Thursday, July 24, 2014

Common Dental Related Fears

Some of the common dental related fear do patients experience in a dental clinic are:
1. Pain
2. Drills
3. Needles
4. Loss of teeth
5. Surgery
Most commonly dental related fears are learned directly from a traumatic experience in a dental or medical settings. The experience may be real of perceived ny patient as a treat, but a single event may lead to a lifetime of fear when any element of the traumatic situation is re-experienced. The situation may have occurred many years before, but the intensity of the recalled fear may persist.
Fears also may be learned indirectly as a vicarious experience from family members, friends or even media.
There are four elements that are common to all fears
1. Fear of unknown
2. Fear of physical harm or injury
3. Fear of loss of control
4. Fear of helplessness and dependency

Tuesday, July 22, 2014

Benefits and applications of laser dentistry

There are two types of lasers in dentistry :

1. Soft tissue lasers

  • diode lasers
  • carbon dioxide lasers
  • Nd:YAG laser

2. Soft and hard tissue lasers

  • Er:YAG laser
  • Er,Cr:YSGG laser

Benefits of Laser Dentistry :

  • Procedures performed using soft tissue dental lasers may not require sutures (stitches).
  • Certain laser dentistry procedures do not require anesthesia.
  • Laser dentistry minimizes bleeding because the high-energy light beam aids in the clotting of exposed blood vessels, thus decreases bleeding.
  • Bacterial infections are minimized because the high-energy beam sterilizes the area where surgery is performed .
  • Damage to surrounding tissue is minimized.
  • Minimal swelling and scarring.
  • Wounds heal faster and tissues can be regenerated quickly.
  • Less post-surgical discomfort and pain.

Application of Laser Dentistry :
Hard Tissue Laser Dentistry Procedures

Soft Tissue Laser Dentistry Procedures

  • Crown Lengthening
  • Gummy Smile
  • Muscle Attachment
  • Soft Tissue Folds

Other Laser Dentistry Applications

  • Viewing Tooth and Gum Tissues
  • Benign Tumors: Dental lasers may be used for the painless and suture-free removal of benign tumors from the gums, palate, sides of cheeks and lips.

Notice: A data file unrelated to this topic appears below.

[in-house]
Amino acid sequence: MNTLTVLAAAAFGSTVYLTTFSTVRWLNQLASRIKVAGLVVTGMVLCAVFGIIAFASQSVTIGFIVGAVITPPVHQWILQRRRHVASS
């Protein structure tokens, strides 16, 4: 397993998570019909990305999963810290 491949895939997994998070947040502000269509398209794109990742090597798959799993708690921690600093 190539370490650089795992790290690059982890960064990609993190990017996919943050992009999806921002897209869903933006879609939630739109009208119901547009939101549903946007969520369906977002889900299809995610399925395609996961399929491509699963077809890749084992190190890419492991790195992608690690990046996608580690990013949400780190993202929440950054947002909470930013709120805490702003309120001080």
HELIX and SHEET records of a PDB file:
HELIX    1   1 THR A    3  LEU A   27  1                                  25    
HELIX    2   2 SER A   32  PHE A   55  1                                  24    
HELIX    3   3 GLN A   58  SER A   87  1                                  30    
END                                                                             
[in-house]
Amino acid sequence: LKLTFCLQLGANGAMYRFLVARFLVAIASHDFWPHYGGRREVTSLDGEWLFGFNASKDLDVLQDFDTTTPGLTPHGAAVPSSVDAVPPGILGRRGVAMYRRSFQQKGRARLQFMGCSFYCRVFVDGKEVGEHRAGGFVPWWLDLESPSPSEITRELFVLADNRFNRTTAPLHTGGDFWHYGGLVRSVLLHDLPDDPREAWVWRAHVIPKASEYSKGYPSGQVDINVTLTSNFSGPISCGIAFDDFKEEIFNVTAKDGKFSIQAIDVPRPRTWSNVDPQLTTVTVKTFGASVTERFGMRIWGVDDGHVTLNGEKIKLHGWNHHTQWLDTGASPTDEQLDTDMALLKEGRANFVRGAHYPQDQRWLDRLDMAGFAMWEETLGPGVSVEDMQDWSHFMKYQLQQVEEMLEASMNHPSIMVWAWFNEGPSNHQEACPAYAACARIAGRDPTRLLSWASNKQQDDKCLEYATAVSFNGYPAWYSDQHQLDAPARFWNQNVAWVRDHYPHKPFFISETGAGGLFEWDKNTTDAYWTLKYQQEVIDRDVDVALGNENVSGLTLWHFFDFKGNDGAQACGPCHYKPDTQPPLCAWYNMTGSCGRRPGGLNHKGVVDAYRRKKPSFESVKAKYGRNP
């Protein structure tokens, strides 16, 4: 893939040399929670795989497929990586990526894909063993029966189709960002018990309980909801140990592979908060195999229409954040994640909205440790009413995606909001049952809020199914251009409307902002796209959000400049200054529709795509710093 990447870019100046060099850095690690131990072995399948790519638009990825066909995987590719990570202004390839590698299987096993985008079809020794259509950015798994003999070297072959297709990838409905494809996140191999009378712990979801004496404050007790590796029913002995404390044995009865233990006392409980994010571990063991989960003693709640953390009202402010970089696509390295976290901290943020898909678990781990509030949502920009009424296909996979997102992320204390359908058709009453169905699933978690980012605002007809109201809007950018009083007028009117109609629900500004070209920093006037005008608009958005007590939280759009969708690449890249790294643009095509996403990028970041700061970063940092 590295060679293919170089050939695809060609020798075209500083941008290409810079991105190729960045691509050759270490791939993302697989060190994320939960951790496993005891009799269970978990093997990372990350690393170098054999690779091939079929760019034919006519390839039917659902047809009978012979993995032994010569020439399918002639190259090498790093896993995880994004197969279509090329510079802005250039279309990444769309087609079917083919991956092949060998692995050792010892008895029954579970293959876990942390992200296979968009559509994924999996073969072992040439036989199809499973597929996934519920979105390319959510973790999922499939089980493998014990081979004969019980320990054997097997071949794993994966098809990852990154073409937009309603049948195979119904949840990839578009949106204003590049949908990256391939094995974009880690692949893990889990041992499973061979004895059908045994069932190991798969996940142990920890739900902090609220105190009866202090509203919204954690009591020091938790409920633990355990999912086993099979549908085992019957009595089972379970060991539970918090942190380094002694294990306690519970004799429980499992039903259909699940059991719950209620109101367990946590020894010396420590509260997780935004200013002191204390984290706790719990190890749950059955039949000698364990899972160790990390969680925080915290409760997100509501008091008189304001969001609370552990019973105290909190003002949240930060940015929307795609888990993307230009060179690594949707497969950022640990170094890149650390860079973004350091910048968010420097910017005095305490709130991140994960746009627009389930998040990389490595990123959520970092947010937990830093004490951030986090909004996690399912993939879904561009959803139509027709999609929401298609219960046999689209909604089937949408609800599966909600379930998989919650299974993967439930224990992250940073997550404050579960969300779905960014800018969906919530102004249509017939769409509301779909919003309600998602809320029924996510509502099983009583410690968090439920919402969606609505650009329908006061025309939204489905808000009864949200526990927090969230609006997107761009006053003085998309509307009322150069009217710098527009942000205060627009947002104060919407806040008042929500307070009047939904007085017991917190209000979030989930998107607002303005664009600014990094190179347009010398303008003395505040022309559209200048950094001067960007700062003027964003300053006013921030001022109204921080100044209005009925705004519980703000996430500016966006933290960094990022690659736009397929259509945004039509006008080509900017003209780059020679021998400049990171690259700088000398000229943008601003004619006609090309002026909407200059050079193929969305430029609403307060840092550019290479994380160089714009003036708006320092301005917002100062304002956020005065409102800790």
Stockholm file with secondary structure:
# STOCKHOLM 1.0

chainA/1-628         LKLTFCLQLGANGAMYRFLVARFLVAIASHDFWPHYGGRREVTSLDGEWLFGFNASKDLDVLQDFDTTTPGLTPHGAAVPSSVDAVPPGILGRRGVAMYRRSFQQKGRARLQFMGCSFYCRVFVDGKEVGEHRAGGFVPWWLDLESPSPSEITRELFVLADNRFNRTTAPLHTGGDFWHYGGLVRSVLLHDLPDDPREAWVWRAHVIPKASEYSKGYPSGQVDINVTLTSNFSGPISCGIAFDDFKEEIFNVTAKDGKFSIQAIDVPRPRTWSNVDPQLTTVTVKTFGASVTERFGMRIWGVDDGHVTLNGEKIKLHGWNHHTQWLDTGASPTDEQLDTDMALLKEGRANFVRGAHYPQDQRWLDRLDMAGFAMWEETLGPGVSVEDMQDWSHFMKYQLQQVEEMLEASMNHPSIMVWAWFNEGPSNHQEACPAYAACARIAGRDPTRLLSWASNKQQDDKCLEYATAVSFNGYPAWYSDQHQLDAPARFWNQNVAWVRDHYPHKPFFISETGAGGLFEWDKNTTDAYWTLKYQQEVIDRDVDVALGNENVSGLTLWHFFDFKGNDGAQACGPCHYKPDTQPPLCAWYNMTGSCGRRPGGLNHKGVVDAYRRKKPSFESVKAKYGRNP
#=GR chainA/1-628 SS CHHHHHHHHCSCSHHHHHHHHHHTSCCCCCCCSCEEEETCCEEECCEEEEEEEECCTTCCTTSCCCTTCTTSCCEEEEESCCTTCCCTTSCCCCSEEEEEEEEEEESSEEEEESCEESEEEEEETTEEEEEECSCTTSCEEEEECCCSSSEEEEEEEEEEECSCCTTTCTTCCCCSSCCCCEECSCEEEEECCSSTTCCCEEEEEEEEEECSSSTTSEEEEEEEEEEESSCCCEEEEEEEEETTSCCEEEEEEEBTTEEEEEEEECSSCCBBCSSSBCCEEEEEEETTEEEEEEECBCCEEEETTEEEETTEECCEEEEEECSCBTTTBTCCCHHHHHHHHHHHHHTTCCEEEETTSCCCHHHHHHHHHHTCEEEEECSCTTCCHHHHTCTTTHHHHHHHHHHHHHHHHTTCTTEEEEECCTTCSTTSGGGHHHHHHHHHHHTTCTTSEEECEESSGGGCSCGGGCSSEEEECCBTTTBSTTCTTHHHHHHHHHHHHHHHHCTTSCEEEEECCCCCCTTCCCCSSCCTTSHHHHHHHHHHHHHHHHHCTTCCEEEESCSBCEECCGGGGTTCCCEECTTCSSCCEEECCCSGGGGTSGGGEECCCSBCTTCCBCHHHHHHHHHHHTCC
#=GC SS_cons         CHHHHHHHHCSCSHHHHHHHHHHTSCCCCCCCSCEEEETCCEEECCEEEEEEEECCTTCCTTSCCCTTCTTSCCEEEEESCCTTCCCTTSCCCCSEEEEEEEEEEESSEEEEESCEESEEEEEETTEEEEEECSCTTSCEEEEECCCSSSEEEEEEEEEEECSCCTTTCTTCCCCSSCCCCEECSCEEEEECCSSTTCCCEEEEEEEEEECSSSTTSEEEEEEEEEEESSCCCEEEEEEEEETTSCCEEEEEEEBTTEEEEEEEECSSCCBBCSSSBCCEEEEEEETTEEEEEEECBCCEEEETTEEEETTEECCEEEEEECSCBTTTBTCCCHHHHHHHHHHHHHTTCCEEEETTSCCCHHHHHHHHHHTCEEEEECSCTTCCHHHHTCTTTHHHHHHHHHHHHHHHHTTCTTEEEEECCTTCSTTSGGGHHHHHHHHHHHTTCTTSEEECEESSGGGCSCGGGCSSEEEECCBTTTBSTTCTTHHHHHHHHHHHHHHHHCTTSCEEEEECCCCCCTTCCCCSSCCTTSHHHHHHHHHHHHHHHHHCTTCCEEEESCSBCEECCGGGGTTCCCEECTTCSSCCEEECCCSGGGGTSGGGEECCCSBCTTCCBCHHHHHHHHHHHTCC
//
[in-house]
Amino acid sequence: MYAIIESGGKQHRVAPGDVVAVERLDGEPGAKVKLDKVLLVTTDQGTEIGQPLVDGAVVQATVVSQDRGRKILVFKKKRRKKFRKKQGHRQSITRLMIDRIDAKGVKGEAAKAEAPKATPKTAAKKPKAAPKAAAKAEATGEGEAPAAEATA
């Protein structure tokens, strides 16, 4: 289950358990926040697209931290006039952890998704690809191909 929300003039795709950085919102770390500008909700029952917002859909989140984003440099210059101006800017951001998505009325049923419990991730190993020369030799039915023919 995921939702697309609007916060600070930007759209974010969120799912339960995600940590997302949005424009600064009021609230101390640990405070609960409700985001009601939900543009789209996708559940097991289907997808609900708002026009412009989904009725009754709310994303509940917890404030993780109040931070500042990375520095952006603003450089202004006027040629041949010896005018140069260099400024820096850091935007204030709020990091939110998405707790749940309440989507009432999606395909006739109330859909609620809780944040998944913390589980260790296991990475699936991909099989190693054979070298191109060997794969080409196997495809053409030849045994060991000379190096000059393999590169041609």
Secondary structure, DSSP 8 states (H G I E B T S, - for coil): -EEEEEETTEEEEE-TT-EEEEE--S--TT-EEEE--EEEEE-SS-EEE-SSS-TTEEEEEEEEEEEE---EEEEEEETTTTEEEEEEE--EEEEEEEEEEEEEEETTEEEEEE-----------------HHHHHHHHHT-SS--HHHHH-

• Cold Sores
  • Nerve Regeneration: Photobiomodulation can be used to regenerate damaged nerves, blood vessels and scars.
  • Sleep Apnea: 
  • Temporomandibular Joint Treatment

Sunday, July 13, 2014

How to manage tooth sensitivity?

Tooth sensitivity is a very common problem and it has been estimated that approximately half the population experiences tooth sensitivity. If a taste of ice cream or a sip of coffee or breathing a cold air creates tooth pain, you may have sensitive teeth. 

There are two types of tooth sensitivity:

Dentinal sensitivity : It occurs when the dentin of a tooth is exposed. Normally, the dentin is covered by
enamel above the gumline and by cementum below the gumline. Dentin contains tiny openings called tubules. Inside each tubule lies a nerve branch that comes from the tooth's pulp. When the dentin is exposed, cold or hot temperature or pressure can affect these nerve branches. This causes sensitivity. Dentin becomes exposed when the outer protective layers of enamel or cementum wear away. This can affect one or more teeth.
Some of the most common causes of sensitive teeth include :
  • Brushing : Brushing too vigorously can also cause enamel to abrade and also cause receding gums, causing sensitivity.
  • Gum Diseases : Gingivitis when left untreated cause gum recesion and dentine exposure which causes sensitivity.
  • Teeth Grinding: Grind your teeth while sleeping or if you clench your teeth, you may be wearing down enamel and exposing the underlying dentin.
  • Tooth abrasions
  • Tooth Cavity
  • Some toothpastes increase tooth sensitivity, including whitening toothpastes that lighten or remove stains from enamel, and tartar-control toothpastes containing sodium pyrophosphate. 
  • An old filling with a crack or leak
  • Tooth whitening in people who have tooth roots that already are exposed.
  • Frequently eating acidic foods or drinking acidic liquids.

Pulpal sensitivity : It is a reaction of the tooth's pulp. The pulp is a mass of blood vessels and nerves in the center of each tooth. Pulpal sensitivity tends to affect only a single tooth. Causes include :
  • Decay or infection
  • A recent filling
  • Excessive pressure from clenching or grinding
  • A cracked or broken tooth

How to manage sensitivity?
  • Practice good oral hygiene which helps to prevent conditions such as gum disease, which can cause receding gums.
  • Use a toothpaste specially formulated to treat the pain of sensitive teeth.
  • Don't brush too hard. 
  • Use a soft bristles toothbrush.
  • Avoid acidic foods that can wear away tooth enamel, such as wine, vinegar salad dressings and soft drinks.
  • Avoid grinding your teeth or clenching during the day. Ask your dentist about a mouth guard for night time use.
  • See your dentist for regular check-ups in every six months.

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